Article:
Last Tuesday, June 5th, Venus crossed between our planet and the sun, and for a few hours was visible to witness. This would not happen again till the year 2117. Chicago Adler Planetarium celebrated by inviting folks to free general admission and special viewing opportunities. Over 5,000 visitors attended.
I wore a pink dress and pink heel sandals with a bow strap to the occasion, and brought a cloak if need be. The sun shone brilliantly and warmly. A strong, chilly wind whisked from the lake.
Adler staff had pulled 20 public telescopes to the lawn and covered the lenses with filters to allow safe viewing. They handed out "Eclipse Shades" that offered safe gazing at the sun. Adler astronomers mingled with guests.
Folks lined up at the telescopes. They squinted in the bright sun or lifted the Eclipse Shades atop their noses and gazed up. They chatted and laughed. The wind whirred consistently. Kids ran willynilly playing tag and other running games.
Myself, I felt "on assignment" as the romantic behind A Romantic's Perspective(.com). Afterall, Venus was the goddess of love. Her namesake planet was the brightest in the night sky, and was making her last daylight appearance of the century. It behooved me to cover Adler's celebration.
Videographer Wayne Anderson joined me. We taped my interviewing Michelle Nichols, Master Educator NASA Forum Programs, and Astronomer Dr. Mark Hammergren.
I gazed through the Eclipse Shades. They made the blue sky show like night, and the glaring sun appear like a tame yellow moon. Venus showed as a spec crossing the upper right.
Mr. Anderson and I made way through crowds as we crossed the Adler outdoor paved walkways and the manicured lawn seeking spots for video takes. As media members we were invited to the Planetarium rooftop to gaze through a high-tech camera lens.
We were led to a cozy stairwell, a locked door away from the crowds who enjoyed general admission. The staircase winded tightly and ascended high. When I stepped onto the roof, the wind gusted so strongly I felt that I and my pink heels would be lifted like a puppet being re-positioned on stage.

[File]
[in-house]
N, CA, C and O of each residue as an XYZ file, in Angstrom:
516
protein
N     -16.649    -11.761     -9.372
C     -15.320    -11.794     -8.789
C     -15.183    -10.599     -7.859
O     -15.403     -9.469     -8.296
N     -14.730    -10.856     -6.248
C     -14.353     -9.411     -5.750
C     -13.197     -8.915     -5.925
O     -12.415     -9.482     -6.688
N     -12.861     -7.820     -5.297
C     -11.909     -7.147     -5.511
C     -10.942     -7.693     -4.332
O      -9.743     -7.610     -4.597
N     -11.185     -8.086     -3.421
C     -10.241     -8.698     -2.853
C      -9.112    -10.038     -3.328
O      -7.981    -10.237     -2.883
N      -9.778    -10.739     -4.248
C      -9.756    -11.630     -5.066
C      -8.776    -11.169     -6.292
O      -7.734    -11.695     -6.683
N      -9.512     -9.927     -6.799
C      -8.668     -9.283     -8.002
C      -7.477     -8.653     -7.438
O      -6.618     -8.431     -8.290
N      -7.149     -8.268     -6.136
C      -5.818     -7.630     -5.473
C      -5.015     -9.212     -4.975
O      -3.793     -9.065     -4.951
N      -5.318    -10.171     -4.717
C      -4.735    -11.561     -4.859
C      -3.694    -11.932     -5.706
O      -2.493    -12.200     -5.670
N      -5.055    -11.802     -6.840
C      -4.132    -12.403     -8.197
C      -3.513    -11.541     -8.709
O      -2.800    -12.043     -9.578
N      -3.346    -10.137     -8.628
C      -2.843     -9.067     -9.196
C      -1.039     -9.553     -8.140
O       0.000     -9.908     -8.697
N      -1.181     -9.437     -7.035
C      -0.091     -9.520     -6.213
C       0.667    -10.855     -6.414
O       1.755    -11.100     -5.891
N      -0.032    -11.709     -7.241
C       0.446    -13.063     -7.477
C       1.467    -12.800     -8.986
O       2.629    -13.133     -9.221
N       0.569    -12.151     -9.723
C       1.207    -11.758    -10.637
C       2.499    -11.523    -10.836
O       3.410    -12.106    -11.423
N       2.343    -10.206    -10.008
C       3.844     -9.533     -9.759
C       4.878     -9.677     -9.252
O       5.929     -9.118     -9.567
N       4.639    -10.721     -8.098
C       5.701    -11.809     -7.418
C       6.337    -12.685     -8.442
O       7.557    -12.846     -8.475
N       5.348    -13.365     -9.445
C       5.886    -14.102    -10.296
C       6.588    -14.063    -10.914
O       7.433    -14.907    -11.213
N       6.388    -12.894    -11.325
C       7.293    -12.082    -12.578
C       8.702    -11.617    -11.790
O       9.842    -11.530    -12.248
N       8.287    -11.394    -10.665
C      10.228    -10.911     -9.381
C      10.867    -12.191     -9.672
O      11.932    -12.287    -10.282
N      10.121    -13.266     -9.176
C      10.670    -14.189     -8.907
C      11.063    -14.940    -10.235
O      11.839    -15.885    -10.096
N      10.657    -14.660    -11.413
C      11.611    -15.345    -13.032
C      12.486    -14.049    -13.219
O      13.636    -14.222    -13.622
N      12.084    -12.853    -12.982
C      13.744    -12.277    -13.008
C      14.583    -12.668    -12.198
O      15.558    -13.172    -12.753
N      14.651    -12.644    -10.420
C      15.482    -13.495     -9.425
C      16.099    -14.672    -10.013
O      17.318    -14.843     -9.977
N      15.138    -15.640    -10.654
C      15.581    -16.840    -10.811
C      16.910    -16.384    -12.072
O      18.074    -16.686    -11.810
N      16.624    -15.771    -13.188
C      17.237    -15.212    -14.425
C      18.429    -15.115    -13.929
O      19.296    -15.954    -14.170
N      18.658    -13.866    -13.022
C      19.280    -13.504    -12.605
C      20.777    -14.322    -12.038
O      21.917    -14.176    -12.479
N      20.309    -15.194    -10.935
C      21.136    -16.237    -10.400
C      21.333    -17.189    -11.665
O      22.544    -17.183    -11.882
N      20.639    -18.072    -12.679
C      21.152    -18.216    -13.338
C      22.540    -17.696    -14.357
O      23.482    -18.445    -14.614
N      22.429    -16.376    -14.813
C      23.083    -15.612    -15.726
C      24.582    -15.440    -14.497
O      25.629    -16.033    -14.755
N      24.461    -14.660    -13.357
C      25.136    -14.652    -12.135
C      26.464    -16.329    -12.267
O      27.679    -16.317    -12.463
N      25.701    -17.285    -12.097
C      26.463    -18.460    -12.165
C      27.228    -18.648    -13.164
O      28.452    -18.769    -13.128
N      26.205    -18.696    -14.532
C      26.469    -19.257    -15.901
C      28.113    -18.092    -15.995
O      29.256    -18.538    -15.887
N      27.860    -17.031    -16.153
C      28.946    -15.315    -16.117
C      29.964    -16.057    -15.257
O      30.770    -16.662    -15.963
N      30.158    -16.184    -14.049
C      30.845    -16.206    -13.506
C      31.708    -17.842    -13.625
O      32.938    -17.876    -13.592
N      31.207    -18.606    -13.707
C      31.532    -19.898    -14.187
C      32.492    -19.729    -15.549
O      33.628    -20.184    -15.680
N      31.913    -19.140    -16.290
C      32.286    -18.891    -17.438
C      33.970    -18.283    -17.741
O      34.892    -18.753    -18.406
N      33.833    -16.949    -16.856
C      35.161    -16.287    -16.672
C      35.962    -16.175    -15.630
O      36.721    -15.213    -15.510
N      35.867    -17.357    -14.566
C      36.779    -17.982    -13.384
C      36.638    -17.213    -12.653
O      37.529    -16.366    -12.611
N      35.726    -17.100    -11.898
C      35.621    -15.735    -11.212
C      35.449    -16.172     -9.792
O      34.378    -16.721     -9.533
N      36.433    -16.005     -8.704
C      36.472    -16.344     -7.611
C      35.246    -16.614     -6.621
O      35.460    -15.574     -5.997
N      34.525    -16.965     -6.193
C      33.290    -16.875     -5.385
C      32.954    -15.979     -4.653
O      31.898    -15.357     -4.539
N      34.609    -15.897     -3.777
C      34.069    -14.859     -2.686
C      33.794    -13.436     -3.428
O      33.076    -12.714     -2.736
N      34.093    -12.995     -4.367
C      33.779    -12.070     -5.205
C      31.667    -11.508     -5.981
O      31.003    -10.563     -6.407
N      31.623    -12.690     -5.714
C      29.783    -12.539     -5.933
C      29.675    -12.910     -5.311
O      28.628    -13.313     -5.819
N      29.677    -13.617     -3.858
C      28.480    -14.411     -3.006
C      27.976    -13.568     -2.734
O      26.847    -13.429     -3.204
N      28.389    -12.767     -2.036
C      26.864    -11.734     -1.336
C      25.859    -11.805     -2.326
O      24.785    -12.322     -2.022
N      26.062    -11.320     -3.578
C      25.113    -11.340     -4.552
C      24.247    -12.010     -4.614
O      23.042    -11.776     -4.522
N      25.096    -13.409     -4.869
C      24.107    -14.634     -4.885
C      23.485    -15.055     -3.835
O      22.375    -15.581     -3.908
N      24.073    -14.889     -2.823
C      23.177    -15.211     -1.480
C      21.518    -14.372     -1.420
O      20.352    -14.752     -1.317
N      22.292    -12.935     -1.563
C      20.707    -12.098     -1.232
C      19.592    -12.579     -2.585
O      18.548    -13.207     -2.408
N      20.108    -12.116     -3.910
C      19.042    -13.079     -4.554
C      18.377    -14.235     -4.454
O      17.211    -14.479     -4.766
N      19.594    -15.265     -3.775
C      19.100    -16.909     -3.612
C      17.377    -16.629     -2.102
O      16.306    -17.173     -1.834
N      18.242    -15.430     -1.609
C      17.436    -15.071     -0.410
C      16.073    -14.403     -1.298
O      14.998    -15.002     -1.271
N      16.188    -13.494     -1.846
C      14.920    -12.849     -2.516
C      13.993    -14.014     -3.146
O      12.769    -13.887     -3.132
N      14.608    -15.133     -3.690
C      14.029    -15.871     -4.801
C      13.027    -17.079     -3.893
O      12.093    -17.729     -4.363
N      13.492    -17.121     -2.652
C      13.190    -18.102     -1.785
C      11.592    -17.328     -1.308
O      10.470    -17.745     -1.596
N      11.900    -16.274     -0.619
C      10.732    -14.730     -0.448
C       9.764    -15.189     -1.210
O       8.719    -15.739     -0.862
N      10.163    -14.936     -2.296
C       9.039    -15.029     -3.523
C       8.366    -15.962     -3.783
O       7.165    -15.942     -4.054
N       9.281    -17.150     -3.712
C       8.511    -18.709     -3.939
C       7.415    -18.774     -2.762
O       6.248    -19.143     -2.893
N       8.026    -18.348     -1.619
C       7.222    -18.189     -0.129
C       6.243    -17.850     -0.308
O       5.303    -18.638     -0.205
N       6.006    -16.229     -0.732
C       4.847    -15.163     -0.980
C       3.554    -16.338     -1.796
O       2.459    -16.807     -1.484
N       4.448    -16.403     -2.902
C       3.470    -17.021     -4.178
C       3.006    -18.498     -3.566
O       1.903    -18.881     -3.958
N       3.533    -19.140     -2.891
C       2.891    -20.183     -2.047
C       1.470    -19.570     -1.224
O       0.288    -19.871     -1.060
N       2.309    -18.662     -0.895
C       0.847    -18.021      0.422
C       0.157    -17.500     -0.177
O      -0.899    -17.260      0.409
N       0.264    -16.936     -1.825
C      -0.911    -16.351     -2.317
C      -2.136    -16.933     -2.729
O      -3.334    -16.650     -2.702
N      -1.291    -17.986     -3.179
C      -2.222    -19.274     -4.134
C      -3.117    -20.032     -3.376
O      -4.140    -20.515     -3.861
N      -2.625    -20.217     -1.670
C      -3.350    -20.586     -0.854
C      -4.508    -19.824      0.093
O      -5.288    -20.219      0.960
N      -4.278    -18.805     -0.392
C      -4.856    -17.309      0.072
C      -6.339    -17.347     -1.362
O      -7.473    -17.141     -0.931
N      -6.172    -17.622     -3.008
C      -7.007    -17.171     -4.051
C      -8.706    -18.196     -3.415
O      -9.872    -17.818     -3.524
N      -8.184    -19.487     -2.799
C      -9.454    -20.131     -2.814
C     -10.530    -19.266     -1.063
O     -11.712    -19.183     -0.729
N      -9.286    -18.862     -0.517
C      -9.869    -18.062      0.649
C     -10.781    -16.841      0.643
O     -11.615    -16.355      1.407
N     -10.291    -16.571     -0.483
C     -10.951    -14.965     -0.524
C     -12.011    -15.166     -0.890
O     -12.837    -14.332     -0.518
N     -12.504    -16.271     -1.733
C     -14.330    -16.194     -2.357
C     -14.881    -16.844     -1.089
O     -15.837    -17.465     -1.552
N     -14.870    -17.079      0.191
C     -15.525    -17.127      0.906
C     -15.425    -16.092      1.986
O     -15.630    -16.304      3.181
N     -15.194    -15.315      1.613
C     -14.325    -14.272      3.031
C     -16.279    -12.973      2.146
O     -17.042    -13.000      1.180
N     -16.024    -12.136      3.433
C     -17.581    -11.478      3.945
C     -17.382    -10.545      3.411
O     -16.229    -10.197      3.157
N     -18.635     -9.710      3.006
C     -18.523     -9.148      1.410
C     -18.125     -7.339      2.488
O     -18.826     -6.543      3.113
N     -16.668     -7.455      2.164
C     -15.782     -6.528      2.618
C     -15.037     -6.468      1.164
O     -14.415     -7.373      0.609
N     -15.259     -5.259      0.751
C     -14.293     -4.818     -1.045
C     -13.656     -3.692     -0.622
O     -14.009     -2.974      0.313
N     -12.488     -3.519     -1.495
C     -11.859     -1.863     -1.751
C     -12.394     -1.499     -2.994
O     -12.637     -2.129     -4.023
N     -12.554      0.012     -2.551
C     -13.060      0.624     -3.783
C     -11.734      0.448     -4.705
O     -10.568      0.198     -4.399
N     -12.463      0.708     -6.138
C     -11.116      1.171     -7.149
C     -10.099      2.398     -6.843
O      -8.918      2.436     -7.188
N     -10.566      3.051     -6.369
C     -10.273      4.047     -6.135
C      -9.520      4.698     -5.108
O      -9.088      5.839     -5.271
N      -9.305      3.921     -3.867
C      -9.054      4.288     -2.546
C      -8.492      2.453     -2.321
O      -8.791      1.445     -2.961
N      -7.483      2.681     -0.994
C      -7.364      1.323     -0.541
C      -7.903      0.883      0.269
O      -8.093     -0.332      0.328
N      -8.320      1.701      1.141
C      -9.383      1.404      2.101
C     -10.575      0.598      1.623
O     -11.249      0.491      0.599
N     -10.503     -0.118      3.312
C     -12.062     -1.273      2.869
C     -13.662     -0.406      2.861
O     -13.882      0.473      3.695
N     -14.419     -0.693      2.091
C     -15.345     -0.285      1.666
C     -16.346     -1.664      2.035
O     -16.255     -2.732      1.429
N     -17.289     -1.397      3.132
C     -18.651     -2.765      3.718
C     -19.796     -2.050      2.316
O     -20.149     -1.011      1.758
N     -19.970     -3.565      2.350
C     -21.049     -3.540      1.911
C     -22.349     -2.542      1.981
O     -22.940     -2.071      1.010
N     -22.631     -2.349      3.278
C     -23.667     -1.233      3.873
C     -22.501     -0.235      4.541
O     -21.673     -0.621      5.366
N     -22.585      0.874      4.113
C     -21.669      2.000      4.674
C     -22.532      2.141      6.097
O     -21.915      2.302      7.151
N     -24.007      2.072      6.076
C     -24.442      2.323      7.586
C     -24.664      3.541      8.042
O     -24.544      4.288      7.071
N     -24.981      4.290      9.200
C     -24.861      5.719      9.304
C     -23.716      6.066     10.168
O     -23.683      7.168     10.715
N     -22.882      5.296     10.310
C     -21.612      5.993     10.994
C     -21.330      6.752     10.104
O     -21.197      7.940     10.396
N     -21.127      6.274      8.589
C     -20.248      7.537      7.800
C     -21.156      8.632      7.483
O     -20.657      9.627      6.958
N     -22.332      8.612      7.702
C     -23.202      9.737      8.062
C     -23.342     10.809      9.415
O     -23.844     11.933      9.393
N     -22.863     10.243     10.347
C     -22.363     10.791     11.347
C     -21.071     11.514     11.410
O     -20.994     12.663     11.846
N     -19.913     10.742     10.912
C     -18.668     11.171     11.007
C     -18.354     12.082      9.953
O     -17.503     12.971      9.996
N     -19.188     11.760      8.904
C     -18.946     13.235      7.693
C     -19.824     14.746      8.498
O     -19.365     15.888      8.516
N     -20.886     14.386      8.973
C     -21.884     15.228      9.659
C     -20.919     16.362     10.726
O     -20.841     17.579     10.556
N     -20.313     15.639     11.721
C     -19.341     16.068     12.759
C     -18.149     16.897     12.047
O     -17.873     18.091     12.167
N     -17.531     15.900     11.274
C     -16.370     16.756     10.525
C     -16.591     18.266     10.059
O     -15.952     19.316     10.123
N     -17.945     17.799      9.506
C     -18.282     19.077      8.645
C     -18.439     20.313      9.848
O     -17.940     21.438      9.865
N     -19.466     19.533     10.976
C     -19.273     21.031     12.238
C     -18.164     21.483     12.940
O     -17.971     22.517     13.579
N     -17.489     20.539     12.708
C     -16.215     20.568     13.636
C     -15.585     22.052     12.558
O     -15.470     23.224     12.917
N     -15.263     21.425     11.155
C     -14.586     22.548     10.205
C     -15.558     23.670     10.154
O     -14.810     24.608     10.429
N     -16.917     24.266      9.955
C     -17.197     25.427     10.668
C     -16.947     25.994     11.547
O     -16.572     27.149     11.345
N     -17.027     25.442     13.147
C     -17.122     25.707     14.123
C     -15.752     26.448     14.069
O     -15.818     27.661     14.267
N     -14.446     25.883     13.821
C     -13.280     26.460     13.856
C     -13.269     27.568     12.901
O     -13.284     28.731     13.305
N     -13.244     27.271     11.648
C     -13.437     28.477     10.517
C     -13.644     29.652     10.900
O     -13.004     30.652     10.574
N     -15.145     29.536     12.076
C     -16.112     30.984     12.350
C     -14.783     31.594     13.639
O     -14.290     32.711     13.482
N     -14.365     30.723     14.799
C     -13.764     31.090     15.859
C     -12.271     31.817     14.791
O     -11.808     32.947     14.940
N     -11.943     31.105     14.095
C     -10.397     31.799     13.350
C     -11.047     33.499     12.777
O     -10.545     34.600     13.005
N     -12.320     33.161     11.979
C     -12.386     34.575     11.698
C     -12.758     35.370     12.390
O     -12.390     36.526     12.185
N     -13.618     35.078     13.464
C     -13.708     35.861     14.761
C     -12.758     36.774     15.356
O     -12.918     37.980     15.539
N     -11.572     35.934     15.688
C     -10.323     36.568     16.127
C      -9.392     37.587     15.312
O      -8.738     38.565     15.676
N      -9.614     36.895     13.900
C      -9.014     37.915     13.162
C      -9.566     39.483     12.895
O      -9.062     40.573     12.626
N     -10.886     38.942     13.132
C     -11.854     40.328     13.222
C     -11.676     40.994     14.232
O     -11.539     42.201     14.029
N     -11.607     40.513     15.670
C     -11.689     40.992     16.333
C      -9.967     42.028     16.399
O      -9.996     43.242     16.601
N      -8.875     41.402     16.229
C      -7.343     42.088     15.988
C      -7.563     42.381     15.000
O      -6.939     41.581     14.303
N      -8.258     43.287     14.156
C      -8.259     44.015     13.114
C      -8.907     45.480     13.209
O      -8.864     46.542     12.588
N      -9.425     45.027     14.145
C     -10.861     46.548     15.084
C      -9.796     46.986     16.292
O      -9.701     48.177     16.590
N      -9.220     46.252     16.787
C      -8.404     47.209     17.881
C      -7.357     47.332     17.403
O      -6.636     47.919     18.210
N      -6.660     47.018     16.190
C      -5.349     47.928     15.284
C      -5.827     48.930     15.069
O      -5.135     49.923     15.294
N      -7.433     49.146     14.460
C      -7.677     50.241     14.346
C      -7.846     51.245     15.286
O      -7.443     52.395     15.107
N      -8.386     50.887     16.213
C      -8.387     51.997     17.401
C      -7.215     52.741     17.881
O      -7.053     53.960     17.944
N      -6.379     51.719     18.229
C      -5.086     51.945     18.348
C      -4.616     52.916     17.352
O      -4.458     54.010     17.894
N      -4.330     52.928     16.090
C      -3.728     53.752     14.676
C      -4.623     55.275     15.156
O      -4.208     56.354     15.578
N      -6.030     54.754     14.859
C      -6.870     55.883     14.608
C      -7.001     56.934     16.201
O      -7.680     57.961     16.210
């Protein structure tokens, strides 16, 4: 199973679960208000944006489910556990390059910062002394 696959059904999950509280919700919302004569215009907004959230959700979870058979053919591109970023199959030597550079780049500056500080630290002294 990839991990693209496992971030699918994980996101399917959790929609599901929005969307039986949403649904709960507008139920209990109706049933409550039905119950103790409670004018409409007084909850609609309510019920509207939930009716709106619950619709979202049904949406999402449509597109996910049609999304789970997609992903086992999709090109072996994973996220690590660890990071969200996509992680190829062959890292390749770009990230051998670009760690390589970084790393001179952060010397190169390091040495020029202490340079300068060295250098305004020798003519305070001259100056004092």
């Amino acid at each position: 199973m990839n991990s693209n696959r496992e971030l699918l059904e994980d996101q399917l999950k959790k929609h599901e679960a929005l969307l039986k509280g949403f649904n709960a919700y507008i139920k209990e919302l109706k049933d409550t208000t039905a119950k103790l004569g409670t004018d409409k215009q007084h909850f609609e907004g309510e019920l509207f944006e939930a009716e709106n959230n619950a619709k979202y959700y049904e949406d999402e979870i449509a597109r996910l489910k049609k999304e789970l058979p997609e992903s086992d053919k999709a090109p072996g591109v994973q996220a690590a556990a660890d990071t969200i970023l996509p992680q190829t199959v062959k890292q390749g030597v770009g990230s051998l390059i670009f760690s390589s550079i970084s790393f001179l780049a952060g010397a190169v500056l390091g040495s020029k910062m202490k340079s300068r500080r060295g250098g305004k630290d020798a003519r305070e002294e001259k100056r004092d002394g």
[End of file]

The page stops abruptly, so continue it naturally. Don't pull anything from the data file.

Yet I held ground, and put on my cloak. The wind blew it back or puffed it by the moment. Here we had a view of the lake and of the Chicago skyline. I enjoyed mostly watching the folks below, and peering through the camera that was angled upward. Here the sun appeared a little bigger against a dusty grey sky. Venus seemed a delicate round dot at the top right.
Shortly, Mr. Anderson and I re-joined the crowd on the lawn. An Adler event hostess announced over a microphone that in a half hour, around 8:30 p.m. CT, the sun would descend behind the Chicago skyline and with it our view of Venus.
Mr. Anderson and I packed up and left. It seemed perplexing that we were among all this commotion over viewing a black dot against the sun.
Grasping the magnitude
Part of the magnitude was that we were all astir among the lake winds and among each other, while 27 million miles into the sky Venus was gracefully crossing in plain view.
Twenty-seven million miles away, and this particular early evening with the help of Eclipse Shades, we could see her. And we could see her better through the public telescopes Adler shared.
This was not only momentous for laypeople like me. 'Twas also eventful for astronomers around the world. This rare appearance allowed them opportunities to study Venus and the planetary paths.
We'll post the video later. Meanwhile:
--- This article is a follow-up to my previous "You Are Cordially Invited" Adler Transit of Venus announcement.
--- For more information on Adler Planetarium, visit here.
--- For more information on A Romantic's Perspective(.com) visit here.
--- Read Jacquée T.'s "Vignettes" weblog post: "To Celebrate Venus -- then, and if I could again."